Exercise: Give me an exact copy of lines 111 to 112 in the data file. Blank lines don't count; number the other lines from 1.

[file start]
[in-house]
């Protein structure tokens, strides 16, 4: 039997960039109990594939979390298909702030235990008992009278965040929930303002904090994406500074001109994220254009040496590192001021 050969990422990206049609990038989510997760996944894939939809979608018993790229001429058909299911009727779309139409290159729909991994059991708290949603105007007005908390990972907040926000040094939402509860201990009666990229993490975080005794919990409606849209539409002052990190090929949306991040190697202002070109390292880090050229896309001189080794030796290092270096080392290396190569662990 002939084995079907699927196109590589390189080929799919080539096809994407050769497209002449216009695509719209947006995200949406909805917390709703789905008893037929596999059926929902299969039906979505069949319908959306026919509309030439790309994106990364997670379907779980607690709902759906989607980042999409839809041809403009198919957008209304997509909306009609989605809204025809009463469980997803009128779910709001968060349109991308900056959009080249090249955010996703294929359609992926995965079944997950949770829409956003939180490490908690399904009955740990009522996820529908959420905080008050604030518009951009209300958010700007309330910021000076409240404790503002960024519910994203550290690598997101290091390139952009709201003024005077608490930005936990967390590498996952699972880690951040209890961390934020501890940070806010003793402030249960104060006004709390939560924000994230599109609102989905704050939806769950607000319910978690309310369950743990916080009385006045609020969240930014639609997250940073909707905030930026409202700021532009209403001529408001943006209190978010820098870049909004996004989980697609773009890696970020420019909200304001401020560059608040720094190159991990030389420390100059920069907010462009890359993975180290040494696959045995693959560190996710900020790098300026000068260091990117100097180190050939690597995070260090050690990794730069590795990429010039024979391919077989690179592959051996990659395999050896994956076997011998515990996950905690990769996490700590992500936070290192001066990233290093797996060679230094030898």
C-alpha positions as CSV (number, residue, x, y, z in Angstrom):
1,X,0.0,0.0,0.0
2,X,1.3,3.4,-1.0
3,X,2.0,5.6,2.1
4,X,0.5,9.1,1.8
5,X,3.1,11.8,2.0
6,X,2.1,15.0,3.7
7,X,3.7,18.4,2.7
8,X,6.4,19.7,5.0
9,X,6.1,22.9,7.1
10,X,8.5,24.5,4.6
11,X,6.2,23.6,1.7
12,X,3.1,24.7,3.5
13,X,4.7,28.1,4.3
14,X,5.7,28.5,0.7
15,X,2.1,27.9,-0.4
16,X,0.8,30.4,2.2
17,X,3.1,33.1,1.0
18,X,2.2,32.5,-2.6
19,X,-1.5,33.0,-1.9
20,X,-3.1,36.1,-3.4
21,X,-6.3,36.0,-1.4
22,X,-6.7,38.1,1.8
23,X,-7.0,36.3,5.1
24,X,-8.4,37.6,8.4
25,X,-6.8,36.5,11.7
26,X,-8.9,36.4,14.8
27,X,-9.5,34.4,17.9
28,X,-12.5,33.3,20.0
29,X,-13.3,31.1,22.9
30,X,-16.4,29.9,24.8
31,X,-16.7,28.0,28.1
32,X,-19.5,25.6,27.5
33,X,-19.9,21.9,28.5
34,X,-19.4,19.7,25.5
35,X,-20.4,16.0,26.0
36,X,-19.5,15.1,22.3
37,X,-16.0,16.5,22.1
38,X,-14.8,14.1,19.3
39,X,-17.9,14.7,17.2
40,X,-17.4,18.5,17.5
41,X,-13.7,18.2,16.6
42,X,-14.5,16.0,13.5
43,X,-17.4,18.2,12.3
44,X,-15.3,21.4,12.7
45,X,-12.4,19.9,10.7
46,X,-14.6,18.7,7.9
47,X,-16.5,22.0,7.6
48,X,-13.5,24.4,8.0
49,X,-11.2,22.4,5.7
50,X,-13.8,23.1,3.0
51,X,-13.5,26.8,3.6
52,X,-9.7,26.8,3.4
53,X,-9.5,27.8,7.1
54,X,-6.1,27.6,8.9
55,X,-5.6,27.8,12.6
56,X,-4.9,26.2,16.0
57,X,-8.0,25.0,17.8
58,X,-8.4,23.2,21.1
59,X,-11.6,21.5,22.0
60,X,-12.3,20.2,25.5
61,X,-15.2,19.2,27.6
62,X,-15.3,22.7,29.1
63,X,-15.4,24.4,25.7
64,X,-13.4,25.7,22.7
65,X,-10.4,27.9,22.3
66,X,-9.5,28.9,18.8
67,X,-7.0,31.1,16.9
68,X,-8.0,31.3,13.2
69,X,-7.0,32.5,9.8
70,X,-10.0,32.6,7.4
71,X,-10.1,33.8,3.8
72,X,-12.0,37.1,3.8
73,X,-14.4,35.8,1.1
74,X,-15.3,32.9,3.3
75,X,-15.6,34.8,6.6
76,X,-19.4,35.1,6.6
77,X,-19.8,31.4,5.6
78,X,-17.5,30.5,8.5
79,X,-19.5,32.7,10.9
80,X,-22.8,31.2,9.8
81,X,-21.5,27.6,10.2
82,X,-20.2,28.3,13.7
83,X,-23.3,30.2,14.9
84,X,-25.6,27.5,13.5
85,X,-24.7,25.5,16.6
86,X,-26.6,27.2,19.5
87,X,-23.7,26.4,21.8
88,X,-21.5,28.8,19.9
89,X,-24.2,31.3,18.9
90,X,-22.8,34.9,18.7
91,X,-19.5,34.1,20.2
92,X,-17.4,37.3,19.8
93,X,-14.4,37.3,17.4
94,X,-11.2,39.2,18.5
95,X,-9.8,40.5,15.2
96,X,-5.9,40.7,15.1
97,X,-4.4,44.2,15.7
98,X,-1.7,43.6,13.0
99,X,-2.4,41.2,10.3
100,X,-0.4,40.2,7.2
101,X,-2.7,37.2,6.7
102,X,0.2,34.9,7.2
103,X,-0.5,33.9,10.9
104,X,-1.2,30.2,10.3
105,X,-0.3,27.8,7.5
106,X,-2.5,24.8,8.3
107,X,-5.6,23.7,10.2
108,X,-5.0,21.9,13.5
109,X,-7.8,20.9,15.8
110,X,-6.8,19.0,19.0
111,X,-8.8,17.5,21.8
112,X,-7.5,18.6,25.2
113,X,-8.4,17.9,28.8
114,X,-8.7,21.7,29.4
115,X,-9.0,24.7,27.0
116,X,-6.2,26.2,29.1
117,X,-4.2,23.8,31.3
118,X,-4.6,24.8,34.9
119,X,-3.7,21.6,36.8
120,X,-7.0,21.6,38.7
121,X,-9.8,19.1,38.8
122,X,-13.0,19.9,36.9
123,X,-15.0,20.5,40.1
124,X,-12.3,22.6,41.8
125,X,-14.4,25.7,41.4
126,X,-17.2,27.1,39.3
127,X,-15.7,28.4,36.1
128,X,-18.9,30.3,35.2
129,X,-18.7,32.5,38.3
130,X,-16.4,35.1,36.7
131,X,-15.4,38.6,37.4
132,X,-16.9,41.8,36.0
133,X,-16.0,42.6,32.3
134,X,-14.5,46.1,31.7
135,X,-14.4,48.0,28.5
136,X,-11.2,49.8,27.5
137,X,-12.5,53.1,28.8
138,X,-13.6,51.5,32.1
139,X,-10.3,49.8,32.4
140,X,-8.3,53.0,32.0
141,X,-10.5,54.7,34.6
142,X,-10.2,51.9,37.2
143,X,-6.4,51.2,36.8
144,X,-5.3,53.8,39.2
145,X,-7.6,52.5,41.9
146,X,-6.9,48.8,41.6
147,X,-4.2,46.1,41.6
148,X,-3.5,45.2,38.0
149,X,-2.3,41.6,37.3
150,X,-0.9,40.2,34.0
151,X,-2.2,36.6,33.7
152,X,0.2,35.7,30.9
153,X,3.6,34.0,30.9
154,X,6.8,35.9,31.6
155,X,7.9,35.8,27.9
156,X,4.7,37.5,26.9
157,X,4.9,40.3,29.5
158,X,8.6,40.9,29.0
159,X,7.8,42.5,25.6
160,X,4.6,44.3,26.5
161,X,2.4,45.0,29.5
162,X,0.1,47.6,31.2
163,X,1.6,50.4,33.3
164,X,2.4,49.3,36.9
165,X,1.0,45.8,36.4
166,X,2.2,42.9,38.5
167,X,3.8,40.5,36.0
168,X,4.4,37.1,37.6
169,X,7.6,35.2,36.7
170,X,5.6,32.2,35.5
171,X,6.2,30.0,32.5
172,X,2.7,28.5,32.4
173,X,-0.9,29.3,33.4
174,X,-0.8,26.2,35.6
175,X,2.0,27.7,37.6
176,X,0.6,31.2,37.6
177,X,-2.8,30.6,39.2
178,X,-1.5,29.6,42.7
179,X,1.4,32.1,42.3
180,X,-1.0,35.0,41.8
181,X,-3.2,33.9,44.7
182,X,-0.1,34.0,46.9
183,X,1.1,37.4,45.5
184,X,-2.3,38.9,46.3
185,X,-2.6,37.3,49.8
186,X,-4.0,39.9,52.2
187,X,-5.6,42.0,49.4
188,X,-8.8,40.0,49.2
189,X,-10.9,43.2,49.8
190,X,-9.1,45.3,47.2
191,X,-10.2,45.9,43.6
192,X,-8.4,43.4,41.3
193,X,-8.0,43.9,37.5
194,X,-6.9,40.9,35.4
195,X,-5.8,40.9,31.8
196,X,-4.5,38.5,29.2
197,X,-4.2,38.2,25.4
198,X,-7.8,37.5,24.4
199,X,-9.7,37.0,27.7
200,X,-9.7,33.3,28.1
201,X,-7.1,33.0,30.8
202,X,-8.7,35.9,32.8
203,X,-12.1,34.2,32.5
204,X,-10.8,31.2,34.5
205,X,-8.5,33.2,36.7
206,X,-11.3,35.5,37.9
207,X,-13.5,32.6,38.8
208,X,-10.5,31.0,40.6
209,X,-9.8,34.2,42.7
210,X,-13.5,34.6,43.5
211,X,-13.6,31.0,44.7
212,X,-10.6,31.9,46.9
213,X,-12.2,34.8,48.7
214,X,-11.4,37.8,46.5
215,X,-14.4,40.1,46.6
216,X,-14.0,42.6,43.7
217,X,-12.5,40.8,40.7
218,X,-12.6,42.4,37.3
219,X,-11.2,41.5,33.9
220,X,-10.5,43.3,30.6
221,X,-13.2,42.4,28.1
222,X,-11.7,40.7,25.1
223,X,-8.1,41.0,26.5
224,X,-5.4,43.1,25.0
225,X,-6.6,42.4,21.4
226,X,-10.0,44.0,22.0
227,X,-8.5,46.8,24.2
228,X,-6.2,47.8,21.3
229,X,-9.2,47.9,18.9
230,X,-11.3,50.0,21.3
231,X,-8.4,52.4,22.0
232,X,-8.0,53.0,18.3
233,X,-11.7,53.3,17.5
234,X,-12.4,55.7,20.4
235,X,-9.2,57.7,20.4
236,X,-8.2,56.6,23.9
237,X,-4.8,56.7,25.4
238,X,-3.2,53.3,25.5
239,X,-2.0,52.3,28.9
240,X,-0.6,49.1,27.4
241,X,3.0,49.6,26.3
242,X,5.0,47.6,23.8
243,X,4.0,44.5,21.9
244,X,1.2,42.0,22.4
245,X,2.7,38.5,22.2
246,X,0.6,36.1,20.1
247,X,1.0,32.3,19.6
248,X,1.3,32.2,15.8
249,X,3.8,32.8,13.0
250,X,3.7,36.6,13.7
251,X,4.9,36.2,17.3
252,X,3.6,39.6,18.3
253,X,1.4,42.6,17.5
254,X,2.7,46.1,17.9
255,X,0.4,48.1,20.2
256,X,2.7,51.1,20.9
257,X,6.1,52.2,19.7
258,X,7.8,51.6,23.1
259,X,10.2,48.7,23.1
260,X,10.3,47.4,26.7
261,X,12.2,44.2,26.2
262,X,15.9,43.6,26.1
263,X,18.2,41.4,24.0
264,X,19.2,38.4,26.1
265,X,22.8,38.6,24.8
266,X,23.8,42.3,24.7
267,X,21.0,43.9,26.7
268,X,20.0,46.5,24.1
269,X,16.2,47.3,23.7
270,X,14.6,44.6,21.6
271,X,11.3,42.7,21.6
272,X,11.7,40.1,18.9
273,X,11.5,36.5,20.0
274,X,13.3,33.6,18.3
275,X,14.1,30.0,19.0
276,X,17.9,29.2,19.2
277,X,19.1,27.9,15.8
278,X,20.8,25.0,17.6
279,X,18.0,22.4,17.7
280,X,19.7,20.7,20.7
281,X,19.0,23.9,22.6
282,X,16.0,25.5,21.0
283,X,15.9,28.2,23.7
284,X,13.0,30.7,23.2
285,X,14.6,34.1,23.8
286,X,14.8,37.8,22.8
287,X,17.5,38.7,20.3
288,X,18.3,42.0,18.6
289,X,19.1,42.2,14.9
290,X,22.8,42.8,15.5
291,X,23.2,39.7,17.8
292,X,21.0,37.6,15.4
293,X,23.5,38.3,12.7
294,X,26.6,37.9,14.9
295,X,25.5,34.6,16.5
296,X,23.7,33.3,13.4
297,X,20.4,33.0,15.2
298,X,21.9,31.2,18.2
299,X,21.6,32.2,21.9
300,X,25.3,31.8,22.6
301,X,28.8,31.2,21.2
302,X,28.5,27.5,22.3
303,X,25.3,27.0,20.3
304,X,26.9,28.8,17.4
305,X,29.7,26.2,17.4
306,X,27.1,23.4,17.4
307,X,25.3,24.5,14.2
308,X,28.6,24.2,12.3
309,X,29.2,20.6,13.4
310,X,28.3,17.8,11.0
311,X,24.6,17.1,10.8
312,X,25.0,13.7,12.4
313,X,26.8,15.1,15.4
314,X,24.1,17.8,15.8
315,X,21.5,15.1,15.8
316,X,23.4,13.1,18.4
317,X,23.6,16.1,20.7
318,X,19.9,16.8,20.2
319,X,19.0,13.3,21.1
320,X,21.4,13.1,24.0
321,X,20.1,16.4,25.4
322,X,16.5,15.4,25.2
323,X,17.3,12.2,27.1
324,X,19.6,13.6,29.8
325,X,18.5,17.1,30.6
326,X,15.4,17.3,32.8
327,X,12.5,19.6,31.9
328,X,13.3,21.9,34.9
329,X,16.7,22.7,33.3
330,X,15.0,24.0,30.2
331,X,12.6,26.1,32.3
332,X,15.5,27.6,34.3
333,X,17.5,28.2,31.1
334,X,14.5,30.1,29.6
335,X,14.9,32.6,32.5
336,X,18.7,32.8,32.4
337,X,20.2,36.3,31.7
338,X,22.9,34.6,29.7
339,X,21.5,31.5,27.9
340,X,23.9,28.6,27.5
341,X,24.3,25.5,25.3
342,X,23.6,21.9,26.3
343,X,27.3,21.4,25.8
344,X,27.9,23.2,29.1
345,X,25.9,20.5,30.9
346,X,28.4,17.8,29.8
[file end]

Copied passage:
108,X,-5.0,21.9,13.5
109,X,-7.8,20.9,15.8